The Silence of Organizations
Zitierempfehlung (Kapitel)

Knoll, Michael: Silence in Organizations – What We Need to Know, What We Know, and What We Don't Know, in: Starystach, Sebastian und Höly, Kristina (Hrsg.): The Silence of Organizations: How Organizations Cover up Wrongdoings, Heidelberg: heiBOOKS, 2021. https://doi.org/10.11588/heibooks.592.c11615

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Lizenz

Dieses Werk ist unter der
Creative Commons-Lizenz 4.0
(CC BY-SA 4.0)
veröffentlicht.
Creative Commons Lizenz BY-SA 4.0

Identifikatoren (Buch)
ISBN 978-3-948083-11-3 (PDF)
ISBN 978-3-948083-10-6 (Softcover)

Veröffentlicht am 24.06.2021.


Michael Knoll

Silence in Organizations – What We Need to Know, What We Know, and What We Don't Know

Abstract: The conference from which this book arose showed that organizational members’ withholding of ideas, questions, opinions, and concerns is an issue in many contexts and is approached from diverse perspectives. The chapter discusses what organizational research may contribute to the understanding of this phenomenon. I wrote this chapter with three aims in mind. First, I wanted to present a framework which can guide exploration and practitioner attempts to overcome silence in organizations (“What we should know”). This framework considers silence and its antecedents and effects at the individual, team-, organizational, and societal level. Second, I wanted to provide a focused review of existing knowledge on silence and its antecedents and effects (i. e., “What we know”). To give the scattered research focus, I organized this review along the following seven principles: Silence can be detrimental, motives for silence are manifold, silence is affected by factors at different levels, silence is a process, silence has many faces, silence is contagious, and silence is not always a conscious choice. Third, I wanted to point at blind spots within our current knowledge (i. e., “What we do not know”). I use the seven principles to illustrate how blind spots might be detected knowing that my list is not exhaustive. I believe that these three ways of approaching silence in organizations — an integrative framework, a review of existing knowledge, and the identification of unanswered questions — are useful for researchers and practitioners in their attempts to advance knowledge on silence in their respective areas.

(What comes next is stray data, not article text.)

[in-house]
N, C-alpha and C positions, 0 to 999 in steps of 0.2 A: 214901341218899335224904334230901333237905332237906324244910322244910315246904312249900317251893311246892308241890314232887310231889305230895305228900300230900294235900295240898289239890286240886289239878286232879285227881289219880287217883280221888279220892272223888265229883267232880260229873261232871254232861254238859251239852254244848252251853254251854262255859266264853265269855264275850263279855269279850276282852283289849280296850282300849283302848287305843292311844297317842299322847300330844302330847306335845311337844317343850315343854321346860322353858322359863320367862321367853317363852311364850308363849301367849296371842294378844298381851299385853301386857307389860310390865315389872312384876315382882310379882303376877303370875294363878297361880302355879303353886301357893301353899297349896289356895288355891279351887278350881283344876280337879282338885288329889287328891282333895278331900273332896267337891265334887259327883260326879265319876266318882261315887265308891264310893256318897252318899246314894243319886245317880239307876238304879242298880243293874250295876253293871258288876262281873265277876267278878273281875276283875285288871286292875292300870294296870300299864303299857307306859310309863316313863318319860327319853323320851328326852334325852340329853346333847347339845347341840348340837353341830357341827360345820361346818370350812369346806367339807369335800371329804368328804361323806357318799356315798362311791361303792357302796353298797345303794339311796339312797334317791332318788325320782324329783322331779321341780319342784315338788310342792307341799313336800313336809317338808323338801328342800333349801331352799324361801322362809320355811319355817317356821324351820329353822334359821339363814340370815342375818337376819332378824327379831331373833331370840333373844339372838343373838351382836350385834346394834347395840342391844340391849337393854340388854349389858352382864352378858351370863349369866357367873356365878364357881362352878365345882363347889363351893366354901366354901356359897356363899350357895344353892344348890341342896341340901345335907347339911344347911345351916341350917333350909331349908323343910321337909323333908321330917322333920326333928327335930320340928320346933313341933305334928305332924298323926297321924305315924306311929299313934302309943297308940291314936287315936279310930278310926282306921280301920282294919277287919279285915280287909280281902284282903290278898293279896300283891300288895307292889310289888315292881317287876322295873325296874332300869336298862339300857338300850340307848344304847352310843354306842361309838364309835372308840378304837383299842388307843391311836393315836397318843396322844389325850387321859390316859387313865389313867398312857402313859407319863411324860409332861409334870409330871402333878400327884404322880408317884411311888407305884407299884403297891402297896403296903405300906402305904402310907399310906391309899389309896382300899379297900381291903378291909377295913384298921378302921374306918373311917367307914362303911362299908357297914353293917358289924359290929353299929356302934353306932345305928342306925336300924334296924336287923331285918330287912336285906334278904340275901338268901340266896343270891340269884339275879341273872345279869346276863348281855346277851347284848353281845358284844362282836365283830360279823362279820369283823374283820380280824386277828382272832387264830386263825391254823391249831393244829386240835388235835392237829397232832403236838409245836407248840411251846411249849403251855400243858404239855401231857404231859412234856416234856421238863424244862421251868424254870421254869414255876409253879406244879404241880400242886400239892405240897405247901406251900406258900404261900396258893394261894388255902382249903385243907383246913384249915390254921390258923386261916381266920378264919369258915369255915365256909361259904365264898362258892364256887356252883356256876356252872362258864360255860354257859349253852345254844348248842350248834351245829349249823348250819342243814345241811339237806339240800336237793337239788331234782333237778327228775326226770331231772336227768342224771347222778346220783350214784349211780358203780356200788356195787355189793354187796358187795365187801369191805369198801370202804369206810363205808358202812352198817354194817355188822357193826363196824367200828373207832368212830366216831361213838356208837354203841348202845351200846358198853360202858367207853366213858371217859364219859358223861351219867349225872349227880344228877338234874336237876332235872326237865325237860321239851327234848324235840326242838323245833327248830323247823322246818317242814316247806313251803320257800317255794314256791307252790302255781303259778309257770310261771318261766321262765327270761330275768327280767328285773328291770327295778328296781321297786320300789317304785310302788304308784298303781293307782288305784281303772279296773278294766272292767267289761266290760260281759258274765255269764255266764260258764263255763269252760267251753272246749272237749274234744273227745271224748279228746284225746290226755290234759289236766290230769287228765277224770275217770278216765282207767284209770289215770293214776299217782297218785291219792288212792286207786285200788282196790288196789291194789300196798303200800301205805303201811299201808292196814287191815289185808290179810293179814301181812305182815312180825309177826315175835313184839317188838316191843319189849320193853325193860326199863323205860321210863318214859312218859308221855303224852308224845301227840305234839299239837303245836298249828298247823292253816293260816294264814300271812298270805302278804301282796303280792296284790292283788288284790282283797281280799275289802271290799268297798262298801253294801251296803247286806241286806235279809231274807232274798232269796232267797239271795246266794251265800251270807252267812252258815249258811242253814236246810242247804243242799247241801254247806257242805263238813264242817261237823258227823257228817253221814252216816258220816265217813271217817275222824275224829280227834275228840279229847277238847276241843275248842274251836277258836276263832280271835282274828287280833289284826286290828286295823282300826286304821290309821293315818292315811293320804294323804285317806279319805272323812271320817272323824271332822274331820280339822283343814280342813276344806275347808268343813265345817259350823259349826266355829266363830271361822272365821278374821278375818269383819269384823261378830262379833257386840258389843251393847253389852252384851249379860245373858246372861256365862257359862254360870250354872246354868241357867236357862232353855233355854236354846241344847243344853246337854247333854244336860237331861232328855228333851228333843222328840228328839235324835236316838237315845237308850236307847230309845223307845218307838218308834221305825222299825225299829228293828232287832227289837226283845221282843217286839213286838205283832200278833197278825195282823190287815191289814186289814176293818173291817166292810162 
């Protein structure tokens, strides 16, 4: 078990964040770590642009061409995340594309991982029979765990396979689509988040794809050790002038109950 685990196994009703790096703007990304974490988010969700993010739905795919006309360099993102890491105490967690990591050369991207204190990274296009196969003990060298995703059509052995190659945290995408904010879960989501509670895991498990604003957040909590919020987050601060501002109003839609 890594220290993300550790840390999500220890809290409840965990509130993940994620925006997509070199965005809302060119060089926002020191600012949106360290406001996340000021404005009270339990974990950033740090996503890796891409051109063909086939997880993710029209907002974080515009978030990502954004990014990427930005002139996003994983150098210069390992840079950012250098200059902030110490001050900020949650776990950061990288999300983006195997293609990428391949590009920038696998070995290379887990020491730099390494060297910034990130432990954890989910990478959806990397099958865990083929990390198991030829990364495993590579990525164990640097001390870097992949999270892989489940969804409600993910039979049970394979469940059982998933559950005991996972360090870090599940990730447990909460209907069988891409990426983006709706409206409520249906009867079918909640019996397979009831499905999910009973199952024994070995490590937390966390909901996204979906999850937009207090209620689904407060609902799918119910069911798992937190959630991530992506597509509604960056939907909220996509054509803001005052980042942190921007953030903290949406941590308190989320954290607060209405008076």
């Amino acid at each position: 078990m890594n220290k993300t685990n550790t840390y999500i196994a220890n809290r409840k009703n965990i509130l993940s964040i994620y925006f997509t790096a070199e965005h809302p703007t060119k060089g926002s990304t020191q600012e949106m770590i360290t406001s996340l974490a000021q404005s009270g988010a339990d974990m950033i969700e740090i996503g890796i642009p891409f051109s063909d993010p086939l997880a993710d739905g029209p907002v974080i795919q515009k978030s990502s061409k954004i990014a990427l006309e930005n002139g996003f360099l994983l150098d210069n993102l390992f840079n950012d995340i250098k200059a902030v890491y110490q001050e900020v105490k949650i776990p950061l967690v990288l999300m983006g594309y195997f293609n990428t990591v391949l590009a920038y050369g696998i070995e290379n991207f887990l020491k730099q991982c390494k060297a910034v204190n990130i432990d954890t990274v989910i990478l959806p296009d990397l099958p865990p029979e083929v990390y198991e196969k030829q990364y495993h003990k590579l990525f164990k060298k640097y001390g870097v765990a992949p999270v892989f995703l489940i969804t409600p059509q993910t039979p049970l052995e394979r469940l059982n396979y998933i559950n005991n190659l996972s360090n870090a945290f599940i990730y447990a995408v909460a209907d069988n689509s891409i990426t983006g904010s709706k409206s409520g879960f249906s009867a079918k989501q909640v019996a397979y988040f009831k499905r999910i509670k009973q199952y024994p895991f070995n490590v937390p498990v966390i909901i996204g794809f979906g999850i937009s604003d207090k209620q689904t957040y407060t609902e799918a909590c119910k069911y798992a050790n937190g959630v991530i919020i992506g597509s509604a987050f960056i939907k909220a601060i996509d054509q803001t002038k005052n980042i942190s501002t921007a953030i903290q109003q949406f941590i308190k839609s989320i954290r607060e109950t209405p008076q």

Keywords: silence, voice, organization, multi-level, review